The Old Man and The Kid

Devils goaltender Martin Brodeur and forward Adam Henrique during Game 4 of the Stanley Cup final...

Devils goaltender Martin Brodeur and forward Adam Henrique during Game 4 of the Stanley Cup final against the Kings at the Staples Center in Los Angeles, Calif., June 6, 2012. (HARRY HOW/Getty Images/AFP)

STEVE SIMMONS, QMI Agency

, Last Updated: 4:22 AM ET

LOS ANGELES - The Old Man and The Kid are connected by time, jersey colour and once again by circumstance.

The Kid was born in the same year The Old Man was drafted. The Kid who scores goals, mostly important ones, was all of four months old when the New Jersey Devils traded up to select Martin Brodeur in 1990.

The Old Man, Brodeur, defied age and credulity Wednesday night at the Staples Center, putting on a clinic of inspired and occasionally spectacular play in goal. The Kid, the rookie, Adam Henrique, made a skill play in a tense third period to score the winning goal, keeping the Stanley Cup final very much alive.

For Brodeur, these moments have been happening his entire hockey life, just not as often in recent years. But in this up-and-down Stanley Cup run by the Devils, they're happening more and more.

For Henrique, this is all new, and yet it isn’t. He scored the winner Wednesday night, keeping the Devils barely alive down 3-1 against the Los Angeles Kings in the best-of-seven final. This, after scoring the series winner against the New York Rangers in the Eastern Conference final and a Game 7 winner in the first round against the Florida Panthers. The three coming after he scored 28 goals in his final 39 playoff games while winning back-to-back Memorial Cups with the OHL's Windsor Spitfires in 2009 and 2010.

This is his first Stanley Cup playoffs, his first time to show himself.

Some players go their entire career without one big playoff moment, one overtime goal, one game-winner. Henrique now has three game changers, series changers, momentum changers.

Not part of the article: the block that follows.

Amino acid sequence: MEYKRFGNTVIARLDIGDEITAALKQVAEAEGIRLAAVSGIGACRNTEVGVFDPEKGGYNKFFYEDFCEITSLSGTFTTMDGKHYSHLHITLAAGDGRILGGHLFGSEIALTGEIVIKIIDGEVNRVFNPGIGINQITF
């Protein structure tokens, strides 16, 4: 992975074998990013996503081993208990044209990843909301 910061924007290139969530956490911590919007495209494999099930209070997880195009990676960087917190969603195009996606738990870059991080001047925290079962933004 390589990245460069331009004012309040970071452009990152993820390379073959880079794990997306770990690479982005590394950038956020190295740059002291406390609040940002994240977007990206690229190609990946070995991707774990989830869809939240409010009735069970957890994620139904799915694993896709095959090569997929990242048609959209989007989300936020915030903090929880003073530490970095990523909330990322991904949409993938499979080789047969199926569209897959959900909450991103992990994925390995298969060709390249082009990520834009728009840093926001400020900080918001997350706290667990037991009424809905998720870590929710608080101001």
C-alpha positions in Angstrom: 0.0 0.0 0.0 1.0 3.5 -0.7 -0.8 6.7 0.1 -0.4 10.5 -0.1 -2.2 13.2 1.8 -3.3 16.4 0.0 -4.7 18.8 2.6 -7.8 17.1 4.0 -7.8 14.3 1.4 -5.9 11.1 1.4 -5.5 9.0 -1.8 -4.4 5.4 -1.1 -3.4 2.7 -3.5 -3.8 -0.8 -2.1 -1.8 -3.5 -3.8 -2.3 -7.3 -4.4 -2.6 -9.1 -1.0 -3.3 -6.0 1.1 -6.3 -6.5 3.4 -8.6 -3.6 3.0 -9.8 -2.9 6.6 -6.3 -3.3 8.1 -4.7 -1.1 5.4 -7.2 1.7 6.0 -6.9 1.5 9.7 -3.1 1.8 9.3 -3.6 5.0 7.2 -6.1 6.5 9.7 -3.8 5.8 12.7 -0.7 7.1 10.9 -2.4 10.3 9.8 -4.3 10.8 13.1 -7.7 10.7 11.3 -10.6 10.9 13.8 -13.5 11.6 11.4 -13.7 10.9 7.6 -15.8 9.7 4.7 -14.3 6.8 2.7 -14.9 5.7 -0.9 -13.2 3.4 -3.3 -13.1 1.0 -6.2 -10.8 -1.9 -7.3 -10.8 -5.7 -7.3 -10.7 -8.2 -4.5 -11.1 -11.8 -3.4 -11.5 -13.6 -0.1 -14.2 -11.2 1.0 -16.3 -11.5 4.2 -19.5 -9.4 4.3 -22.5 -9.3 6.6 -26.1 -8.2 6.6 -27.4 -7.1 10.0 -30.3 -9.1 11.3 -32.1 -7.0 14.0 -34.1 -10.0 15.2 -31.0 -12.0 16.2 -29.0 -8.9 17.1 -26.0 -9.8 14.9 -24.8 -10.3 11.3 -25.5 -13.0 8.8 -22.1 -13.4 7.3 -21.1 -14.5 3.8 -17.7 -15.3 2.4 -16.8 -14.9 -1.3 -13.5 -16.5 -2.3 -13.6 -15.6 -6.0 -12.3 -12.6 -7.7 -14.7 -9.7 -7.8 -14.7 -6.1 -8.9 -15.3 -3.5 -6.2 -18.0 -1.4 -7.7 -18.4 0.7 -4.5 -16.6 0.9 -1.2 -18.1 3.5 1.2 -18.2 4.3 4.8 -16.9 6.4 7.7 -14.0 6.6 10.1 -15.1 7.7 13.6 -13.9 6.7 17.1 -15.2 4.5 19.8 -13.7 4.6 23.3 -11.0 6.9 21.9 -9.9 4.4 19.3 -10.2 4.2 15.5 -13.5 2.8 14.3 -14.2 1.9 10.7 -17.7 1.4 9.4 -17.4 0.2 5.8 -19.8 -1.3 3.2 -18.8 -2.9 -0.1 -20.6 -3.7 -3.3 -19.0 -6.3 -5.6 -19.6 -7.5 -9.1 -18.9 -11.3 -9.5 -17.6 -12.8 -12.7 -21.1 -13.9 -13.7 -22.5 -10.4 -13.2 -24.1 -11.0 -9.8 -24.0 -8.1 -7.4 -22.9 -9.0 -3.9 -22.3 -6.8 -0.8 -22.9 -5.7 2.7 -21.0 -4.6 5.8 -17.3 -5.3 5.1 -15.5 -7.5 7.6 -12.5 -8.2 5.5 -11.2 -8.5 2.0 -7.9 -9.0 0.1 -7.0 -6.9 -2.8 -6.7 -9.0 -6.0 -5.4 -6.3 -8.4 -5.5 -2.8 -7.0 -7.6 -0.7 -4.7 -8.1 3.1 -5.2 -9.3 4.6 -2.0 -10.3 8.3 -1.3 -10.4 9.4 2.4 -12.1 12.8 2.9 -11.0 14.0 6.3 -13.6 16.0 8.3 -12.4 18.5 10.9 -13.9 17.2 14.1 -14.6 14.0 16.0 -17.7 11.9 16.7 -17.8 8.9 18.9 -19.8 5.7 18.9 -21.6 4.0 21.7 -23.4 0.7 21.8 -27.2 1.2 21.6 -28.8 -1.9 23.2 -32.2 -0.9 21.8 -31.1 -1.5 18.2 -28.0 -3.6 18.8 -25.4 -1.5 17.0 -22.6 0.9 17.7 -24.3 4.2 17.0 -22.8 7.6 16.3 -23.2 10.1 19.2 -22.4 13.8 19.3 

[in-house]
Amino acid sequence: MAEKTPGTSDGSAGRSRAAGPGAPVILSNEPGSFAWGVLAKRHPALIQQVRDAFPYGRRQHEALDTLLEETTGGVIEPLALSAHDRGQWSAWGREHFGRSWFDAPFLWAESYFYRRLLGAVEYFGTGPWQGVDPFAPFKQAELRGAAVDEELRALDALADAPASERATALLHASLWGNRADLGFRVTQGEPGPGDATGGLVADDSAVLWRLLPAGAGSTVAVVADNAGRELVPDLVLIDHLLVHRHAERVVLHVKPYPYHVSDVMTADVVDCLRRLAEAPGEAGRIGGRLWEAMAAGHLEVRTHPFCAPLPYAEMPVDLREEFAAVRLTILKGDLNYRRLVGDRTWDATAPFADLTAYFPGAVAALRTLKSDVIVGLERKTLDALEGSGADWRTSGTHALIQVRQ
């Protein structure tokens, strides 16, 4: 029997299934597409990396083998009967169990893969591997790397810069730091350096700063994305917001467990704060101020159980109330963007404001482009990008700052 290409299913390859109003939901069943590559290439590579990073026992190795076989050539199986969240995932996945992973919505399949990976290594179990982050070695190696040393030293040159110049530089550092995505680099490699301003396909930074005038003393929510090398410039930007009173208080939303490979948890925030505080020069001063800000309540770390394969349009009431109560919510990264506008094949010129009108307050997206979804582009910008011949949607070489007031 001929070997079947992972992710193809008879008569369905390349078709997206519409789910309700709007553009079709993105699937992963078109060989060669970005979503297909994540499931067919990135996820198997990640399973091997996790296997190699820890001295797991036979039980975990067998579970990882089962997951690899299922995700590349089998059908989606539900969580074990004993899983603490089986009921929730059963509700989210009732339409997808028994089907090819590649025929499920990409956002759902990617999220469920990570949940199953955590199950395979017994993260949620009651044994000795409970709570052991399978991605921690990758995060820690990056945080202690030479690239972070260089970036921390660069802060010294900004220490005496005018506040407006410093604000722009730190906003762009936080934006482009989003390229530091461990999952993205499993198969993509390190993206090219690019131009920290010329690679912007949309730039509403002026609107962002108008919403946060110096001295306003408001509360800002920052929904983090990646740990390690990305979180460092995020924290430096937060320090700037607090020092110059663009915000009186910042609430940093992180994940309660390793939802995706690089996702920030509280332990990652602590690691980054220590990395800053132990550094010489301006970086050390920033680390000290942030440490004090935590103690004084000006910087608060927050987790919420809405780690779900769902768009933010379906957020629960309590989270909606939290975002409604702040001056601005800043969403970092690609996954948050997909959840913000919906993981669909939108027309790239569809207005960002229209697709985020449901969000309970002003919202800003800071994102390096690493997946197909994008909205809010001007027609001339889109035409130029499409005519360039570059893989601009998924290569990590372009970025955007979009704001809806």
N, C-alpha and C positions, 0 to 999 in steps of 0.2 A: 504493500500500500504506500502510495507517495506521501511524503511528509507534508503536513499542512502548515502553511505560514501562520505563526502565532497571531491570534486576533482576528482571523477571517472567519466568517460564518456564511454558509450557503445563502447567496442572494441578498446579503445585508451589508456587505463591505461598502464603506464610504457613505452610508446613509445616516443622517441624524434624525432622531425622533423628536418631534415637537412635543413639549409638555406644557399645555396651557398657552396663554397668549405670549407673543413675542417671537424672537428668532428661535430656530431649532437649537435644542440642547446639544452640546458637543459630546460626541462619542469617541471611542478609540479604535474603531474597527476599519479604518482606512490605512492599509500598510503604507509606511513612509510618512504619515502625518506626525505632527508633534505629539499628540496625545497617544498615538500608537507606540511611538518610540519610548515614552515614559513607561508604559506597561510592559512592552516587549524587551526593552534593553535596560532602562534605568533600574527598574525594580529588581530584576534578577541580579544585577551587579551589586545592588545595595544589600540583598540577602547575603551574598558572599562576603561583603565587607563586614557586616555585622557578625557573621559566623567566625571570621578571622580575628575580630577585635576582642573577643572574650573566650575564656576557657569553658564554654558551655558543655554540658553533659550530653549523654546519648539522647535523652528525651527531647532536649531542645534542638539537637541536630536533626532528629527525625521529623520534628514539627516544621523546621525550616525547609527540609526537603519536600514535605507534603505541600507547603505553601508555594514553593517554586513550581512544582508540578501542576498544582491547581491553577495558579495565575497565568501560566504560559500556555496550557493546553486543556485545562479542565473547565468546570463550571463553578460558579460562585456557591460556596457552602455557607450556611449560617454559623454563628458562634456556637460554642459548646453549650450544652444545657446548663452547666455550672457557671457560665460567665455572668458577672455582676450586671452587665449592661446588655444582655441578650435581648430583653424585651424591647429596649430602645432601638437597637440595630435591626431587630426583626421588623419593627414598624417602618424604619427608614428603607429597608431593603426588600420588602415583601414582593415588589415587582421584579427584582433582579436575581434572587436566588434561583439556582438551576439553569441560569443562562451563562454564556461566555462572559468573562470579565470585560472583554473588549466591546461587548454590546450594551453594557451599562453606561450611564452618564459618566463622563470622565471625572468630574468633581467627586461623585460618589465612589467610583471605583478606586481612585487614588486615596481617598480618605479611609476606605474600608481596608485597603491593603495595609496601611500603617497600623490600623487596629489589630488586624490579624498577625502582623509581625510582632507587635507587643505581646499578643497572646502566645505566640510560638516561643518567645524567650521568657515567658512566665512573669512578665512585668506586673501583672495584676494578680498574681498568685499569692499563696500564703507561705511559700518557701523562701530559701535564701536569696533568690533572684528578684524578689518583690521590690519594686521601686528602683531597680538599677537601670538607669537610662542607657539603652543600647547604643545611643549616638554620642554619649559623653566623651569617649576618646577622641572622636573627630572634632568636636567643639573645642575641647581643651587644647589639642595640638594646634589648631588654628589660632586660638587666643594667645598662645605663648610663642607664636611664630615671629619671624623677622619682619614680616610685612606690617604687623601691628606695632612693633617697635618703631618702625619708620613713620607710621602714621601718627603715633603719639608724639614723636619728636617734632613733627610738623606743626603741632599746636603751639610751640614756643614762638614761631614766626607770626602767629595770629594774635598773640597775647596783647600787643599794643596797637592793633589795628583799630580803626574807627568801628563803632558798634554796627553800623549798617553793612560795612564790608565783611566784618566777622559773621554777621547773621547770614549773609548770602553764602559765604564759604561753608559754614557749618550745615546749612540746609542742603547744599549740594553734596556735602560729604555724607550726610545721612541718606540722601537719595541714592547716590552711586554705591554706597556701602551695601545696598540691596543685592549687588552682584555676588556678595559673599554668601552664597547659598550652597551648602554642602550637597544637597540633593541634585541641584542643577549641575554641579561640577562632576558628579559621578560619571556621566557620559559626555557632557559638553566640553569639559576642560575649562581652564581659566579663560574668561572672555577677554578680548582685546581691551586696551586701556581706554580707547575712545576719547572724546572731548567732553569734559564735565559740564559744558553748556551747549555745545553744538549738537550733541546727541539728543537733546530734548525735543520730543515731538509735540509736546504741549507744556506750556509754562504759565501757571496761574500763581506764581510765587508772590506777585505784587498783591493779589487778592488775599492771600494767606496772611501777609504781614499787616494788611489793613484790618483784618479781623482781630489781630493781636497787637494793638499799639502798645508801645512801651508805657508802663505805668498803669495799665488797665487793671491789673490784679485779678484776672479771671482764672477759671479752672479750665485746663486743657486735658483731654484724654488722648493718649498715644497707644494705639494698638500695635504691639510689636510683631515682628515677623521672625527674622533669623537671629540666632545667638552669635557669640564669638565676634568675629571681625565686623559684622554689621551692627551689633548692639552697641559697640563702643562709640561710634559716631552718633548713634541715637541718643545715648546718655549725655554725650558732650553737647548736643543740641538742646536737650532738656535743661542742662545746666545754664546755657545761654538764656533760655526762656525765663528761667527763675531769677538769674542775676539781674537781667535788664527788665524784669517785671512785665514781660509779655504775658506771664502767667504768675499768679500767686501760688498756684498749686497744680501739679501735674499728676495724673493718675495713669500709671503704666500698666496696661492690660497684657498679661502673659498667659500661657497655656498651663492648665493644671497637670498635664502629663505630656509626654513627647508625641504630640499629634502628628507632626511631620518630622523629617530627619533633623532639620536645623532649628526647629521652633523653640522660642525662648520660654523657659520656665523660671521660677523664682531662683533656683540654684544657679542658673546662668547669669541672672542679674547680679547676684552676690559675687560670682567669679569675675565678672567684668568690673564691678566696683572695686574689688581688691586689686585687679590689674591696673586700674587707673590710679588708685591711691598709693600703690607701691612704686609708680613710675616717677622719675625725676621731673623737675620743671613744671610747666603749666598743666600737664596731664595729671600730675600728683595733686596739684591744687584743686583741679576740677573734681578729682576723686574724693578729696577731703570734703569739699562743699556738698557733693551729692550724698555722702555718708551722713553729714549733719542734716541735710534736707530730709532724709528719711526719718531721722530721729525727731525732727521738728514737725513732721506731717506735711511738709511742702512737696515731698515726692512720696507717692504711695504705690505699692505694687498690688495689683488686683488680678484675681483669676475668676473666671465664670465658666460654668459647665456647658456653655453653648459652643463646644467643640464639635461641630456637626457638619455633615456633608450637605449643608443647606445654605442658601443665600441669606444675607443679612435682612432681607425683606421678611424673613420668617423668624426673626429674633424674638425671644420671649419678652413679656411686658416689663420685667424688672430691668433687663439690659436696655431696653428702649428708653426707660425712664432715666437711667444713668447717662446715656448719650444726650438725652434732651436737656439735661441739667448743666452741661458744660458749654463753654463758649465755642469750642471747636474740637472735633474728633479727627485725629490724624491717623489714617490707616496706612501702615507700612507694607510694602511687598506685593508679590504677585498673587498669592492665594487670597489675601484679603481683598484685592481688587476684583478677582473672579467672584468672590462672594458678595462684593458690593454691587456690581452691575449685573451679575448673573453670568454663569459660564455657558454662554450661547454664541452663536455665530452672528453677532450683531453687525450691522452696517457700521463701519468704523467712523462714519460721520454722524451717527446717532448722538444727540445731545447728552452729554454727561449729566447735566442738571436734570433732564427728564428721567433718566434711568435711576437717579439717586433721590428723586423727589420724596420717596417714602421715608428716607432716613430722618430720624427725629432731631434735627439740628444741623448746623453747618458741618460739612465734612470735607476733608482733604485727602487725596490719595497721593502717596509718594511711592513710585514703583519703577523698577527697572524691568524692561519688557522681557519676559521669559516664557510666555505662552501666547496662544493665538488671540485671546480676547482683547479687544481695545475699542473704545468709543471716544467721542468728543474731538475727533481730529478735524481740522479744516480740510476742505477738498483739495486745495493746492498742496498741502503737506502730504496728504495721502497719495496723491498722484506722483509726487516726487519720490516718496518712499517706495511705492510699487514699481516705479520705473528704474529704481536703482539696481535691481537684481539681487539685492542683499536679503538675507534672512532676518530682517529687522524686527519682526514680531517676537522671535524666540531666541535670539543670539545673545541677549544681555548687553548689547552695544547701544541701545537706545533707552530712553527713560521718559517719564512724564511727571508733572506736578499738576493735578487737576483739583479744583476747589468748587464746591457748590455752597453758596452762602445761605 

“Some guys just have the knack,” said Travis Zajac, the Devils centre, trying to explain what is so special about Henrique.

“He’s grown a lot as a player and a person,” said Brodeur, indicating Henrique was a rookie in name only. Other first-year players have had this kind of success before. Chris Drury and Milan Hejduk both had that kind of immediate impact with the Colorado Avalanche in the late '90s. But neither of them were 22 years old when it happened. Neither of them had that unusual sense of flair that Henrique has demonstrated in this year’s playoff run.

This was supposed to be the night the Stanley Cup was presented. That was the thinking heading into Game 4 at the Staples Center. Los Angeles was poised and ready for its first Stanley Cup celebration. But the old man, the kid, a calm and patient Devils hockey team and a somewhat reluctant Los Angeles Kings team meant there will be a Game 5 Saturday night at the Prudential Center.

A Game 5 that many didn’t believe would happen.

“We have one win,” said Brodeur, “that’s all.”

The Devils have a win and some belief they didn’t have a day ago. They didn’t hate the way they played in the first three games of the series the way most of us hated it. They believed they were close. Snatching a victory at the Staples Center proved their quiet belief was warranted.

“I knew it was coming down to the last five, 10 minutes,” said Henrique. Then he wanted the opportunity, the kind most rookies never get. He was trusted to be on the ice, in a tie game, with not a lot of time left.

“It’s fun,” he said. “This is where every kid dreams of playing one day. We know it’s going to be tough to come back. We’ll take it one game at a time ... Everyone wants to be out there and counted on. It’s nice they have trust in me. I just play. I’m not thinking about what’s going to happen if I score or if I don’t.”

When asked about his penchant for giant goals, Henrique wasn’t sure how to answer: “I’m just a kid playing hockey, having some fun.”

Brodeur isn’t a kid, he just plays like one. His smile post-game, excited yet surprised, seemed as wide as his goal pads.

“We pulled it off, one game,” said Brodeur. “We’ll take it one game at a time. But I’m sure they’re not happy to make that trip. We’ll try and make it miserable for them again.

“You know, I think we wanted to make them jump on a plane and come to New Jersey. We had to go anyway. Might as well get a game out of it.”


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